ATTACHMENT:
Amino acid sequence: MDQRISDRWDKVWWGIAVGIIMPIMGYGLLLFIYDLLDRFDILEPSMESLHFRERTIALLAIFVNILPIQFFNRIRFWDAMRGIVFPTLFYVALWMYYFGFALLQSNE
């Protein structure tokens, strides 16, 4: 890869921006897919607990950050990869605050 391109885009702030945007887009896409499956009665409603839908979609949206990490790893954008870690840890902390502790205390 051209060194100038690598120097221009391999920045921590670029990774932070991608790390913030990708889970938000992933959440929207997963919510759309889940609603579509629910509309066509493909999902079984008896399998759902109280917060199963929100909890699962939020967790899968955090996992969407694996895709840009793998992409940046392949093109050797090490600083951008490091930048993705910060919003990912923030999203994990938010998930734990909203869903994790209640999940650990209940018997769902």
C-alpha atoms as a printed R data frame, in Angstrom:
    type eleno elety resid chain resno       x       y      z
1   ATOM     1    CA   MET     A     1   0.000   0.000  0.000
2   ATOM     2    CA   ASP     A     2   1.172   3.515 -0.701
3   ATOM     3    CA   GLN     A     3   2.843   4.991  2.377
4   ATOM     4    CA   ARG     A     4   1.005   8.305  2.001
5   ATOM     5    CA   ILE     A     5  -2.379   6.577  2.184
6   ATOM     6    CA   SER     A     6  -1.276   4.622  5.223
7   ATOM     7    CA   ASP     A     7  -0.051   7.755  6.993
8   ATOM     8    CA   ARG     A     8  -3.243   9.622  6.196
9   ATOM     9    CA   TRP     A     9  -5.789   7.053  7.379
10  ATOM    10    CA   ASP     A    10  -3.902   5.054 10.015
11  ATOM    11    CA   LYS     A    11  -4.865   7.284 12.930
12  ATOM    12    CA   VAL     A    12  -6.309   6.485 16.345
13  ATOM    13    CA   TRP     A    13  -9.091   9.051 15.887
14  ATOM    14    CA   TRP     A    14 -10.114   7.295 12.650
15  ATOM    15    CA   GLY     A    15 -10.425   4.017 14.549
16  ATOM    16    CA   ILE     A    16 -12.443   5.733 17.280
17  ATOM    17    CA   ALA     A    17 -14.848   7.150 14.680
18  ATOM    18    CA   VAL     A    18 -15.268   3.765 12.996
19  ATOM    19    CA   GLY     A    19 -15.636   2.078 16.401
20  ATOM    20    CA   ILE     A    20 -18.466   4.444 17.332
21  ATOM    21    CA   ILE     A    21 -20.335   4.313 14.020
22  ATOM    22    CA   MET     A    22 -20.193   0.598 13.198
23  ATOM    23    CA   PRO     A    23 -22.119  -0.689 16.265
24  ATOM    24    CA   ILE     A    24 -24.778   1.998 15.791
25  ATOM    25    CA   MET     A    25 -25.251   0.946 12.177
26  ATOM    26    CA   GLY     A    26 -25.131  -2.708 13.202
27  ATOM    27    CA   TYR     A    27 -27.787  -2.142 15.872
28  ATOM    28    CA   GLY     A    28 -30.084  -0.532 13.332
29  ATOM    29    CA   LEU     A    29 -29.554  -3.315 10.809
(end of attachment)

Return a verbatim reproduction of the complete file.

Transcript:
Amino acid sequence: MDQRISDRWDKVWWGIAVGIIMPIMGYGLLLFIYDLLDRFDILEPSMESLHFRERTIALLAIFVNILPIQFFNRIRFWDAMRGIVFPTLFYVALWMYYFGFALLQSNE
């Protein structure tokens, strides 16, 4: 890869921006897919607990950050990869605050 391109885009702030945007887009896409499956009665409603839908979609949206990490790893954008870690840890902390502790205390 051209060194100038690598120097221009391999920045921590670029990774932070991608790390913030990708889970938000992933959440929207997963919510759309889940609603579509629910509309066509493909999902079984008896399998759902109280917060199963929100909890699962939020967790899968955090996992969407694996895709840009793998992409940046392949093109050797090490600083951008490091930048993705910060919003990912923030999203994990938010998930734990909203869903994790209640999940650990209940018997769902």
C-alpha atoms as a printed R data frame, in Angstrom:
    type eleno elety resid chain resno       x       y      z
1   ATOM     1    CA   MET     A     1   0.000   0.000  0.000
2   ATOM     2    CA   ASP     A     2   1.172   3.515 -0.701
3   ATOM     3    CA   GLN     A     3   2.843   4.991  2.377
4   ATOM     4    CA   ARG     A     4   1.005   8.305  2.001
5   ATOM     5    CA   ILE     A     5  -2.379   6.577  2.184
6   ATOM     6    CA   SER     A     6  -1.276   4.622  5.223
7   ATOM     7    CA   ASP     A     7  -0.051   7.755  6.993
8   ATOM     8    CA   ARG     A     8  -3.243   9.622  6.196
9   ATOM     9    CA   TRP     A     9  -5.789   7.053  7.379
10  ATOM    10    CA   ASP     A    10  -3.902   5.054 10.015
11  ATOM    11    CA   LYS     A    11  -4.865   7.284 12.930
12  ATOM    12    CA   VAL     A    12  -6.309   6.485 16.345
13  ATOM    13    CA   TRP     A    13  -9.091   9.051 15.887
14  ATOM    14    CA   TRP     A    14 -10.114   7.295 12.650
15  ATOM    15    CA   GLY     A    15 -10.425   4.017 14.549
16  ATOM    16    CA   ILE     A    16 -12.443   5.733 17.280
17  ATOM    17    CA   ALA     A    17 -14.848   7.150 14.680
18  ATOM    18    CA   VAL     A    18 -15.268   3.765 12.996
19  ATOM    19    CA   GLY     A    19 -15.636   2.078 16.401
20  ATOM    20    CA   ILE     A    20 -18.466   4.444 17.332
21  ATOM    21    CA   ILE     A    21 -20.335   4.313 14.020
22  ATOM    22    CA   MET     A    22 -20.193   0.598 13.198
23  ATOM    23    CA   PRO     A    23 -22.119  -0.689 16.265
24  ATOM    24    CA   ILE     A    24 -24.778   1.998 15.791
25  ATOM    25    CA   MET     A    25 -25.251   0.946 12.177
26  ATOM    26    CA   GLY     A    26 -25.131  -2.708 13.202
27  ATOM    27    CA   TYR     A    27 -27.787  -2.142 15.872
28  ATOM    28    CA   GLY     A    28 -30.084  -0.532 13.332
29  ATOM    29    CA   LEU     A    29 -29.554  -3.315 10.809